Donna: a painting for me that is strong evokes a feeling and tells the story. I also like a new take on something….like Dotty’s painting of driftwood! With figure I feel I want to know the person in the painting.

Joanne: Something that was said last week by Tracie stuck with me… It was this:  “I suck!” (Laughter!) I am glad Ward is back! I have been taking online classes with Matt Smith. I didn't realize how much I don't know. I have been working on perspective. He gave me specific suggestions on how to change these paintings…(but I may just remember his advice and go onto whatever is next).

Annie: I don't know what is a strong painting. I just wanted to hear what other people had to say about it today! I always like what I start out with and then I ruin it. (Laughter)! I brought in some paintings I did in Za’s class. In class someone showed us two paintings both daffodils. In the newer version I was so impressed by the glow “within” the daffodils! I swore I could feel warmth like the sun coming from the painting! They were two paintings that were strong in two different ways.

Yong: For me emotion is key. The values can be right, but if there is no mood I don't know what to tell you! (Laughter)! I don’t usually use any “special” colors..but when I visited Banff I bought a unique blue. I painted this painting recently and thought oh wait..look at that orange…I’m going to put in that (special) blue (and I did)!

Elo: I would like to be able to see the painting clearly in my mind before I start, but I am not quite there yet. You cannot inch your way to confidence you have to be bold. I am showing my sketchbook from our family vacation.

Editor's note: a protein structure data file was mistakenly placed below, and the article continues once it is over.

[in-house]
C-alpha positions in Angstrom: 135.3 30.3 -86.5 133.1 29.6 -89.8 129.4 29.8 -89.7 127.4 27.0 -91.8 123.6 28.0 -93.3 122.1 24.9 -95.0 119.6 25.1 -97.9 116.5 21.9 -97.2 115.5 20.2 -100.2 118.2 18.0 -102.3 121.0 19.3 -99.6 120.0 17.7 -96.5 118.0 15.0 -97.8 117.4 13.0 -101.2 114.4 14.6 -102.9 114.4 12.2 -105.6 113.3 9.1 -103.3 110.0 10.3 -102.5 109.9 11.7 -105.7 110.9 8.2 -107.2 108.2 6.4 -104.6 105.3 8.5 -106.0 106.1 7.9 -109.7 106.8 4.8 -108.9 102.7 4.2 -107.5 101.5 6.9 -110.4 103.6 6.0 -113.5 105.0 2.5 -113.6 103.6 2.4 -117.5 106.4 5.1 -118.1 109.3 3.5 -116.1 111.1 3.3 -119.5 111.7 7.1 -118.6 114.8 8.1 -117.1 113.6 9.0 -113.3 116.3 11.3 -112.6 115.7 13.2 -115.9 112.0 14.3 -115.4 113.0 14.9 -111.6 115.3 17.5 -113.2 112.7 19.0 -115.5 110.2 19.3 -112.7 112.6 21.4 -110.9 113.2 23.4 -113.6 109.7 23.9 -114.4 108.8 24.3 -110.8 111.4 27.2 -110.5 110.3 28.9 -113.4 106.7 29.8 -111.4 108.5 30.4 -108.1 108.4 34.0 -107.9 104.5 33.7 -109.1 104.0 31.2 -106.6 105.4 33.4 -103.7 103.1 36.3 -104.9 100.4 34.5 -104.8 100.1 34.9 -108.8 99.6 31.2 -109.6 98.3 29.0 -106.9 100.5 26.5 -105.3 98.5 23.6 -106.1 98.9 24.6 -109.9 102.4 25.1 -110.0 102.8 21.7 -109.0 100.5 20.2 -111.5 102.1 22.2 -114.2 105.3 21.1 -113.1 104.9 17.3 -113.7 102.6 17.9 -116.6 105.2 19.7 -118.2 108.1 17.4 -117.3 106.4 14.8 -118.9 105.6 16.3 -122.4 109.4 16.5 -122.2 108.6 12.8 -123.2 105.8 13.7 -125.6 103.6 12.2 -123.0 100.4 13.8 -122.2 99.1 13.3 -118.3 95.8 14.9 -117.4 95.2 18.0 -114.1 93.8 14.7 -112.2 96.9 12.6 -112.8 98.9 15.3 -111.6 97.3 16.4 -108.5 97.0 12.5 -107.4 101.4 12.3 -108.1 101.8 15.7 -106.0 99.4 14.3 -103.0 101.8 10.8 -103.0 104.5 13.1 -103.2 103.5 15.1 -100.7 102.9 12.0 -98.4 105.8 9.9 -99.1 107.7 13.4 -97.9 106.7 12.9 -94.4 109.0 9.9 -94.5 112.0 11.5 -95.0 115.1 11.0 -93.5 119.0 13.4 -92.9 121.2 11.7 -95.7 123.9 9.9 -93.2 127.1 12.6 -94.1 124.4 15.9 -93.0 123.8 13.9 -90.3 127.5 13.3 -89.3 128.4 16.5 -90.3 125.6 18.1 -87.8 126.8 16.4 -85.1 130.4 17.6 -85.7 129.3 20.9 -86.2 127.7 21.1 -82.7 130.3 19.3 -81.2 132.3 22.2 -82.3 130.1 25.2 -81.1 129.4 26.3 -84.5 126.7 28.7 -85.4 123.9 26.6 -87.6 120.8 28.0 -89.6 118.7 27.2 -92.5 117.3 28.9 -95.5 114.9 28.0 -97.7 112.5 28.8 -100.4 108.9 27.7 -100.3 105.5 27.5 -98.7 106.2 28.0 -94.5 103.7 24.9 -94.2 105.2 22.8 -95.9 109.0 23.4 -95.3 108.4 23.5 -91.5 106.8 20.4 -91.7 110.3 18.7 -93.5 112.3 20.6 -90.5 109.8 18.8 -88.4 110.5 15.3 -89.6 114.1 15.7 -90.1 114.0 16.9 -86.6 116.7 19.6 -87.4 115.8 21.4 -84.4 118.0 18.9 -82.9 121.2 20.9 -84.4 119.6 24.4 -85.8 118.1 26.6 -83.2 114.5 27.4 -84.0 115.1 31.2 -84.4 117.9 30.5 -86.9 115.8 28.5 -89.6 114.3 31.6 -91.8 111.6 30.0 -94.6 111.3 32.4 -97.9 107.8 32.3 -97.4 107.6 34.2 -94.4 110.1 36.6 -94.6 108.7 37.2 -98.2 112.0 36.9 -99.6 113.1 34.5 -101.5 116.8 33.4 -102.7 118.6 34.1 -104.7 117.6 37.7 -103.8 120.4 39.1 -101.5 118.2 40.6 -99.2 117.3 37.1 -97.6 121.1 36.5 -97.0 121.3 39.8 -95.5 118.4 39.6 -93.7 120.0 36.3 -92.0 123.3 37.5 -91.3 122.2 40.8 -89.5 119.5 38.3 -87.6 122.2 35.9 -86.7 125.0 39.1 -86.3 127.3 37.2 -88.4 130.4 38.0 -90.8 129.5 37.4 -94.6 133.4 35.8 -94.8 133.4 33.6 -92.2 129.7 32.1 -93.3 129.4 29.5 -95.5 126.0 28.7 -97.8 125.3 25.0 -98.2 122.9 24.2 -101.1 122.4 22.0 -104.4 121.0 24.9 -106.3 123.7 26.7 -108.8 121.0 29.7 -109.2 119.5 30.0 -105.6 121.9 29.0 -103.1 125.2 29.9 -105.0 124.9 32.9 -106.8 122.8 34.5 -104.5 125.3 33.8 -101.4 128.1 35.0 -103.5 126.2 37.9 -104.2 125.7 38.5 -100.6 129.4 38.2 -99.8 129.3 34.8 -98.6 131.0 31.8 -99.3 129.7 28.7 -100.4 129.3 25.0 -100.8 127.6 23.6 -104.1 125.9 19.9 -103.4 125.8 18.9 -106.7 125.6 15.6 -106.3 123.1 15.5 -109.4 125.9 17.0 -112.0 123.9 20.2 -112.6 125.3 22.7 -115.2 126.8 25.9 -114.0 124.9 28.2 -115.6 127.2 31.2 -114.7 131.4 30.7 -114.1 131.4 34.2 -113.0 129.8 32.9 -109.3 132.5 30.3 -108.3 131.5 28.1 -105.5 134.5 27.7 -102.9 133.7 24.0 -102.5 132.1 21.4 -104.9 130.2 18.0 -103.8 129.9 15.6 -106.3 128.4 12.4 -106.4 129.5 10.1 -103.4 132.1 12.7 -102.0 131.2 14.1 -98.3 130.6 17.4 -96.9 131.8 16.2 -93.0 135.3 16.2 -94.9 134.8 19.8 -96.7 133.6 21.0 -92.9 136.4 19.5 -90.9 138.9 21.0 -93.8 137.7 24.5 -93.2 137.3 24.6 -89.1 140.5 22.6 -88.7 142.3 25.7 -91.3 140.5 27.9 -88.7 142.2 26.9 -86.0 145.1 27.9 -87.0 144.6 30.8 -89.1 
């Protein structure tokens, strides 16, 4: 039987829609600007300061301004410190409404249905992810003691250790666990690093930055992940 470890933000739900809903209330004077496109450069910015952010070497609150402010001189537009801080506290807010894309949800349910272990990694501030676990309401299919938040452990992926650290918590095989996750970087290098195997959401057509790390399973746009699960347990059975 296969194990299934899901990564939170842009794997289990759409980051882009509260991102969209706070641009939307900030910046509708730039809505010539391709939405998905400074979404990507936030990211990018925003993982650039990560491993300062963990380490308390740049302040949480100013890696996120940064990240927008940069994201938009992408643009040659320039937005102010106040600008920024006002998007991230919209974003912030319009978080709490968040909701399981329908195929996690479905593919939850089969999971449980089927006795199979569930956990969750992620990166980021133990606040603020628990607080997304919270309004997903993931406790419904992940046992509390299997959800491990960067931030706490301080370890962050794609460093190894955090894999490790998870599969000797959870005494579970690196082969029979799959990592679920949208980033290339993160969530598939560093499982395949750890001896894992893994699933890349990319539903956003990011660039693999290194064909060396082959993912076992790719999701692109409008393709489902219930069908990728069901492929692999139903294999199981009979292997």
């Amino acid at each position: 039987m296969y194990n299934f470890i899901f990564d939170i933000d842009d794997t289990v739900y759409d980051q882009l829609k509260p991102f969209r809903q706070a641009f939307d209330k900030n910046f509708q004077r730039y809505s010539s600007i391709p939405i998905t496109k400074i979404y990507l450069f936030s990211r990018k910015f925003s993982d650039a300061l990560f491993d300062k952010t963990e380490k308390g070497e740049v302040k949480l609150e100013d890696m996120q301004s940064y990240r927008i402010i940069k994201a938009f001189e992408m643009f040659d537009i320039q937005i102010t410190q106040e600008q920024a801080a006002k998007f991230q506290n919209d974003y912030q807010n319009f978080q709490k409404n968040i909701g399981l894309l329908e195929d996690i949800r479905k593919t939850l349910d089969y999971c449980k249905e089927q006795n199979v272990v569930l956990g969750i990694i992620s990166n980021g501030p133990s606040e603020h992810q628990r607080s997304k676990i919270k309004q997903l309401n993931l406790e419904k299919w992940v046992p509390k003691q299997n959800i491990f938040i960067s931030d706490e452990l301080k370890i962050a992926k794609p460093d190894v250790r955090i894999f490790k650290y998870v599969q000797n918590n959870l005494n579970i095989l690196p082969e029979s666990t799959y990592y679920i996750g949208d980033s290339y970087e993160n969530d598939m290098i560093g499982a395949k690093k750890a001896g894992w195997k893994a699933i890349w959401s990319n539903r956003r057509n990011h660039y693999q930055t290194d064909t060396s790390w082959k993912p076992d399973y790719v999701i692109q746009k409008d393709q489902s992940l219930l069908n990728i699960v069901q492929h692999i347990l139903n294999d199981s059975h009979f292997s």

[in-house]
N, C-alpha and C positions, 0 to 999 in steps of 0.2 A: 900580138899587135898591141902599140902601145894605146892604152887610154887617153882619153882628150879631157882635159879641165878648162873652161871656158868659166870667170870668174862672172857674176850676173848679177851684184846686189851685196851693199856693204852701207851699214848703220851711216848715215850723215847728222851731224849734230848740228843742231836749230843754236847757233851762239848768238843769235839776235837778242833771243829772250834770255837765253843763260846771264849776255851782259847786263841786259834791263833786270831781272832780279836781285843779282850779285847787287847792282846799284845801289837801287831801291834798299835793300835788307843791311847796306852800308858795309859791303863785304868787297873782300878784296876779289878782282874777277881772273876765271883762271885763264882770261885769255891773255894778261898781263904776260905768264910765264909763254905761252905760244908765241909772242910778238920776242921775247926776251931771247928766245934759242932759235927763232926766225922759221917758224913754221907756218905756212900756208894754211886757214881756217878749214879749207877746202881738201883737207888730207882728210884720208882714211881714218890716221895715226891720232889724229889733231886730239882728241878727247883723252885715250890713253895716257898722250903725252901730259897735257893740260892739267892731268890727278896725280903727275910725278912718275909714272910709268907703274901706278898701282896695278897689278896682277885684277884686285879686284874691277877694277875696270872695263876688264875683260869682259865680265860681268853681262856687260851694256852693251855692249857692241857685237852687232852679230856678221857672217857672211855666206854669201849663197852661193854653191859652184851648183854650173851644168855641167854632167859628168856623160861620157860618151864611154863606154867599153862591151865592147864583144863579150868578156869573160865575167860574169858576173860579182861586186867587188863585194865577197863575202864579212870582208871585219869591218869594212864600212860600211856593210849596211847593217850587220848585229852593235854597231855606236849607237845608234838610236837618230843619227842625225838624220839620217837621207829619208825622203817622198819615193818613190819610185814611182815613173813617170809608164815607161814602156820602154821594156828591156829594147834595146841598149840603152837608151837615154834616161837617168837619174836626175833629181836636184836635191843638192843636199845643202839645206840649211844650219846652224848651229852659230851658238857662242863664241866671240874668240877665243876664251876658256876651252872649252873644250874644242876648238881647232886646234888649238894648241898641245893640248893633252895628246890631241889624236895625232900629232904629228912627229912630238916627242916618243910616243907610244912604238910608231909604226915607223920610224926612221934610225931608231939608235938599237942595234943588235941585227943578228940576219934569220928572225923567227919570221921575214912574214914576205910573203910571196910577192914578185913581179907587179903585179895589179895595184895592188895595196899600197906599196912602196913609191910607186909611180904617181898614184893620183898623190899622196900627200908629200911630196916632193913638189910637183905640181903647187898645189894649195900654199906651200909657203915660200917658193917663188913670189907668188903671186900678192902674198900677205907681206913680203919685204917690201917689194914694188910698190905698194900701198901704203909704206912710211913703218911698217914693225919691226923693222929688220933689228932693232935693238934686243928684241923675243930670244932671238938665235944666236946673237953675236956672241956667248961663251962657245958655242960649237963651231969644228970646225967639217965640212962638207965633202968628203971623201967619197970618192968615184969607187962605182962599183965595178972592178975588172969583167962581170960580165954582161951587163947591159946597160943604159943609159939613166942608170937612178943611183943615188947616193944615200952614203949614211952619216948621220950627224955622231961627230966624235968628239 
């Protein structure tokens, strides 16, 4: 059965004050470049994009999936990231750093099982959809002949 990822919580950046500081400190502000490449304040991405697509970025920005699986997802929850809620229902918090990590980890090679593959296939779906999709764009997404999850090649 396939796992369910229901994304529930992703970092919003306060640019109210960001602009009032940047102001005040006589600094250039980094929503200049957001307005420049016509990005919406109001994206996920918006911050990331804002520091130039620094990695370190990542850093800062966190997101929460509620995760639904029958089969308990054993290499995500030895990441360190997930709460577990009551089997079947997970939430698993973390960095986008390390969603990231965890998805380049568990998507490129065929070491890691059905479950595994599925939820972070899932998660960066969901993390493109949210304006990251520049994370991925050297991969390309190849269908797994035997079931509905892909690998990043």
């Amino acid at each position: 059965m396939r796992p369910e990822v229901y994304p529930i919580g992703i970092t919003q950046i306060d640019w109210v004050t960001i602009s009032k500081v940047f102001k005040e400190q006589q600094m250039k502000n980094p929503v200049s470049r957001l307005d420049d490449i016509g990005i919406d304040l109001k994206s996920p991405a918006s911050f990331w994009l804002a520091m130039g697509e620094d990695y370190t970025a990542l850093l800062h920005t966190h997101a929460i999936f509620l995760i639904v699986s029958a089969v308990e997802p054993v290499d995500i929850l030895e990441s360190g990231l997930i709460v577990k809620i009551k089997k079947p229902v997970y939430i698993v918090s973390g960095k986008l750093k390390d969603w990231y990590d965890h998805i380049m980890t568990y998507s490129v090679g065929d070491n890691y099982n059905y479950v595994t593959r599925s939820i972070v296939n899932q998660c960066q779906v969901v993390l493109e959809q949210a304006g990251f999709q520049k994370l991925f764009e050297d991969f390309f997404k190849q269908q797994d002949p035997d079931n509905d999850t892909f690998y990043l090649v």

Tom: I really want to know who to talk to about the potholes behind this building! (Laughter!) A strong painting equals “red”! (Laughter)! (Editor's note: We love this space, so it's easy to put up with any potholes! :) )

Za: I like to see the artist in the painting. When I think of a strong painting of course there is van Gogh! The principles don't mean all that much if your vision and voice are missing. We sometimes rely too much on the technical. Be yourself and be bold. When I was in school Degas was an inspiration. I painted this at Wednesday's figures session with Degas in mind.

Bhavani: I like all the answers I have heard so far. For me a strong painting is built with emotion and gut reaction. If I captured something about the moment I feel happy. (but I might hate it later)! (laughter)! Color and mood resonates with me. I am showing a painting of my husband from a Wednesday figure session.

Greg: I did not bring a painting today. I was in a recent car accident! We were on our way to Whistler when we had this bad accident. We actually went to a store and got duct tape and duct taped the car together in order to keep going! (Laughter)! For me a strong painting is broken into about five shapes and how the shapes meet is important. I saw a painting once that I’ve always broke all the rules but it was so successful anyway!

Stephanie: I would rather be strong than wimpy! I like contrast and strong color. I feel stronger about drawing that I do about painting. With drawing I like the discipline of putting it down and leaving it alone. “Fixing” a painting can sometimes screw it up completely. Often, I recognize that my painting is heading for total euthanasia. (Laughter)! I am showing some paintings from my archives.